For those on the receiving end – both the innocents and the complicit – generalized predictions are difficult to come by. Fate, tragically, has placed them in a war zone to begin with. How is zapped distinguished in their minds and culture from being strafed by a helicopter or over run by uniformed infantry… options with at least as many causalities for them, probably more. Are they so confounded and overwhelmed by the 'shock and awe' of a drone, that they concede more readily to distance themselves from home grown insurgents? How different is the dynamic when there are no flesh and blood foreigners advancing on you; when there is no one in front of you to engage? The answer is unclear. And some would say the discussion premature since drones, as we speak, are only now gathering first momentum for the way America projects power overseas.
So, while drones probably have an inevitability to them, given how America is redefining warfare as it builds a colossal and seemingly often flawed defense against terror, it is unlikely that drones – notwithstanding their antiseptic nature at their origin – will not engender future blowback for the hegemon. Whether they work, meaning whether by their remote origins in the sky and their devastating impact, they incite more abiding hate for the joystick in Florida and the nationality of the person managing it than would have been incited by a platoon of foreign soldiers surrounding them at first light, is unclear.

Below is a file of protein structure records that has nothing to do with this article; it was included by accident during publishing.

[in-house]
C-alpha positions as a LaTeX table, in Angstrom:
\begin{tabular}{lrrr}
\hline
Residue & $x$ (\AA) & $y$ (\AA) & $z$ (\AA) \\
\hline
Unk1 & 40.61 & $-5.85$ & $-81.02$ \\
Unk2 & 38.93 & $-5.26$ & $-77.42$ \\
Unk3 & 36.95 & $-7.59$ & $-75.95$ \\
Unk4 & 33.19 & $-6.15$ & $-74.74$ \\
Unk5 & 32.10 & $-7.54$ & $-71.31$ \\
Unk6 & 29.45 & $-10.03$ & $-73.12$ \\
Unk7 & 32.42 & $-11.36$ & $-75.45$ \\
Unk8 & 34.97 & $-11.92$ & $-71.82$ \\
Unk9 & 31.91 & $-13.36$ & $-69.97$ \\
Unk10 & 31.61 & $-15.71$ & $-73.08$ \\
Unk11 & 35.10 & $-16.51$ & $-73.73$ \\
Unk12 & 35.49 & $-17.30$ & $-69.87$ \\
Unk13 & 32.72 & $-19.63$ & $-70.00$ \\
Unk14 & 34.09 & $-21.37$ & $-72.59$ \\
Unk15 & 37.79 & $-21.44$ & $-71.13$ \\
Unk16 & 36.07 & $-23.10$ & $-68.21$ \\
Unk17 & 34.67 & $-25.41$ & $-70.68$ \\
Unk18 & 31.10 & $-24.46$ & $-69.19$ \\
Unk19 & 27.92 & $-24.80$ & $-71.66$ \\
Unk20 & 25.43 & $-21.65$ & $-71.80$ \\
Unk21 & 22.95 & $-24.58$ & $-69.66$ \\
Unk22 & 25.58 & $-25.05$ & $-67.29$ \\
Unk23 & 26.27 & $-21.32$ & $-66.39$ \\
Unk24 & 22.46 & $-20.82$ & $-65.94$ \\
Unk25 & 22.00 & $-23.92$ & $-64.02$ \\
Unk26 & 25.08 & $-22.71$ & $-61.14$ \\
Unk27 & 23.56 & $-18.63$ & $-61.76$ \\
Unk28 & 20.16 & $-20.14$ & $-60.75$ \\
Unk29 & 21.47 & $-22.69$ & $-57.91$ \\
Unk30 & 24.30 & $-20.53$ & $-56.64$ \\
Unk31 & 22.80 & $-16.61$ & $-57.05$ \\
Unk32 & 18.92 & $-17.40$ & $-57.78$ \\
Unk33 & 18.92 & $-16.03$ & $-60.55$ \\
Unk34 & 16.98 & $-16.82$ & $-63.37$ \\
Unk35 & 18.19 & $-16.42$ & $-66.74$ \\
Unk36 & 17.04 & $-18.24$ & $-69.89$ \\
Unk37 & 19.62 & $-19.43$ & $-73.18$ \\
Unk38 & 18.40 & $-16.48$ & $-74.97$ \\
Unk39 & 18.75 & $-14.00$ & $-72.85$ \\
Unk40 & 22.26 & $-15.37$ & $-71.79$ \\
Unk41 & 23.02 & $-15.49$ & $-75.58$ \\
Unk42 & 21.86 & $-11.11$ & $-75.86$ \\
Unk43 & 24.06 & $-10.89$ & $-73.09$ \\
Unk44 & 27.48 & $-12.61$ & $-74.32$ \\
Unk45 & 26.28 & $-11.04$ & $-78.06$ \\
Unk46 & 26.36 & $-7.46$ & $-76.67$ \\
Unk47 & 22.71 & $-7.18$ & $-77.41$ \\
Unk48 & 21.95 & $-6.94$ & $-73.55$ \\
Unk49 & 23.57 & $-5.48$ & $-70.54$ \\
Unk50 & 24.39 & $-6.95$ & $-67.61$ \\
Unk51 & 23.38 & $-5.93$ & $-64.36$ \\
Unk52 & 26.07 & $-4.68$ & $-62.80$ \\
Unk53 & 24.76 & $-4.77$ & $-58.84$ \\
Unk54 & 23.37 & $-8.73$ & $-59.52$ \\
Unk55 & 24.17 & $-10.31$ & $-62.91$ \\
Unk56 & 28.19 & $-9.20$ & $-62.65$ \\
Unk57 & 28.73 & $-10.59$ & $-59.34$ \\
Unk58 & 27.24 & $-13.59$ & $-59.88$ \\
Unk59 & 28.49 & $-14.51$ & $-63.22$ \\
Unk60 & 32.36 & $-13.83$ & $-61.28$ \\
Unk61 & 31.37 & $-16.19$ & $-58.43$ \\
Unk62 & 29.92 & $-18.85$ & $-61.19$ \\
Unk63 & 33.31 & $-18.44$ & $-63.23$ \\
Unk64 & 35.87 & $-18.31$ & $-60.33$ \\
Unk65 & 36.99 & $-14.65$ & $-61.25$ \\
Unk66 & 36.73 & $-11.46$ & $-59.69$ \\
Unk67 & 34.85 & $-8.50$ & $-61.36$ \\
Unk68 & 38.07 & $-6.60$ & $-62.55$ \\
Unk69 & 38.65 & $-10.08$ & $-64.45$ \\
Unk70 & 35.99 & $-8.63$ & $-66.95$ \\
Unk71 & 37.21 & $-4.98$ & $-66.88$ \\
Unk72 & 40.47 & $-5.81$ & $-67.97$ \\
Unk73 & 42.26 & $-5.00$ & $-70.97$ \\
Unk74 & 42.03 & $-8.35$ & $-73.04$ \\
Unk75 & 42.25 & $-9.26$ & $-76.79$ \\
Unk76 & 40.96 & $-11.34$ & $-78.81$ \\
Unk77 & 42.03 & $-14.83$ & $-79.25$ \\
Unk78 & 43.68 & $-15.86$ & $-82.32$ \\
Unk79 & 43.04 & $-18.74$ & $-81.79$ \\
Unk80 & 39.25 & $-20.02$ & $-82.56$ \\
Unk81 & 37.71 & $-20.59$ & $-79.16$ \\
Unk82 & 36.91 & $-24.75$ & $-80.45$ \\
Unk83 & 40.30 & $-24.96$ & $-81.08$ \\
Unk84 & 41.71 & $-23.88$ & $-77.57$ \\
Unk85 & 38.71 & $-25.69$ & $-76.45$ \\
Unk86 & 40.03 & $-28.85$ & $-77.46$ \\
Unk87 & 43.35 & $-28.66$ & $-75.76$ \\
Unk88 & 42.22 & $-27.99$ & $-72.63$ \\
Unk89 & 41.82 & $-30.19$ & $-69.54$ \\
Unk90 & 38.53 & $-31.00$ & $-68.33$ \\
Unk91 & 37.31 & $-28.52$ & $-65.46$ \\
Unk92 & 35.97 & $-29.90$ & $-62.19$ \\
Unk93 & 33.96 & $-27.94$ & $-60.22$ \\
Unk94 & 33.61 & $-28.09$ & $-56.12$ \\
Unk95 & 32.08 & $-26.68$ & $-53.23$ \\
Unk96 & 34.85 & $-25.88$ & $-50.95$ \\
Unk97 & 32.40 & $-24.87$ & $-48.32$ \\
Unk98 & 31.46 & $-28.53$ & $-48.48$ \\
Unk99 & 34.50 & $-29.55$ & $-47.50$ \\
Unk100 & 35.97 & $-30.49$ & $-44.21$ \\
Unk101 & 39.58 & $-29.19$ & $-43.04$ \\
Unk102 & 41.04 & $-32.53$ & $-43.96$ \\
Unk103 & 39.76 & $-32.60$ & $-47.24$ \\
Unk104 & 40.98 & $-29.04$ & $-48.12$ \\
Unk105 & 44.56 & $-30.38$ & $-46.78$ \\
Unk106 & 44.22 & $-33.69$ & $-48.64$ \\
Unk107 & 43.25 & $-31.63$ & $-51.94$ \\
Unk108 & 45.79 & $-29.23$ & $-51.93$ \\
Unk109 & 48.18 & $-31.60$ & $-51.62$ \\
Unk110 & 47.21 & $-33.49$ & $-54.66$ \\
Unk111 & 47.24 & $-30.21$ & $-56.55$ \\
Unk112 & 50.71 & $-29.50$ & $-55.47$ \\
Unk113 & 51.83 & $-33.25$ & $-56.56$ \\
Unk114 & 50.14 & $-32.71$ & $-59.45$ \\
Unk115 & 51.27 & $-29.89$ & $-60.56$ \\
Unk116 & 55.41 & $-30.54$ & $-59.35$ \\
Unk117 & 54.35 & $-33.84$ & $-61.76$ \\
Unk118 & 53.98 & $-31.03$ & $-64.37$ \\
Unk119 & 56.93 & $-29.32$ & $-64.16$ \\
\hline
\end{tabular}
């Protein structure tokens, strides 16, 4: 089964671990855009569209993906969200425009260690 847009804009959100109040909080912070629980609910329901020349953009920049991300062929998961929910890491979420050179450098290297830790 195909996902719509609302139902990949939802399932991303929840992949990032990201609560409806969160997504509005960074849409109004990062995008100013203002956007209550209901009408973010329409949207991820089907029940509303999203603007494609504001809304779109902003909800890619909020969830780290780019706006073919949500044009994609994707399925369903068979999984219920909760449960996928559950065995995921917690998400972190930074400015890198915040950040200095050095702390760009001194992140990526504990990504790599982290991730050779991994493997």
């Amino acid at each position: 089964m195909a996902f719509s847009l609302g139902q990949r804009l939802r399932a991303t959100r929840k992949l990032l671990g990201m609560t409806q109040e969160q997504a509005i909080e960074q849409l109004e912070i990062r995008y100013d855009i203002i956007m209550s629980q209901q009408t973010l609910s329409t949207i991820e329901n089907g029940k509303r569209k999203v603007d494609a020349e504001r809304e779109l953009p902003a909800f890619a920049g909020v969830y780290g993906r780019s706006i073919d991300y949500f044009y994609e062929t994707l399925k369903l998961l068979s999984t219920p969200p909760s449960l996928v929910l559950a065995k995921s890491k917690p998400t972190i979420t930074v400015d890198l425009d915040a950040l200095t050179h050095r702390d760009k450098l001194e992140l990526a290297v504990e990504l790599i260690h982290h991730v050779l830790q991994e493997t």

What remains clear for the time being is that the willingness to use these drones by official Americans will increase and that their use, barring a new and pervading sense of global community by American citizens, will not bring citizens to the streets to contest the conflicts the way body bags did in bygone years.
Further and coincidentally, along with the absence of citizens taking to the streets, so too will fade the lore and legend of the American G.I. – the 101st at Ardennes – its screaming eagle – soon enough becoming transmogrified into Van Heusen man in his baffled cube, working in high end industries where the margins are magnificent.
The views expressed in this article are the author's own and do not necessarily reflect Fair Observer’s editorial policy.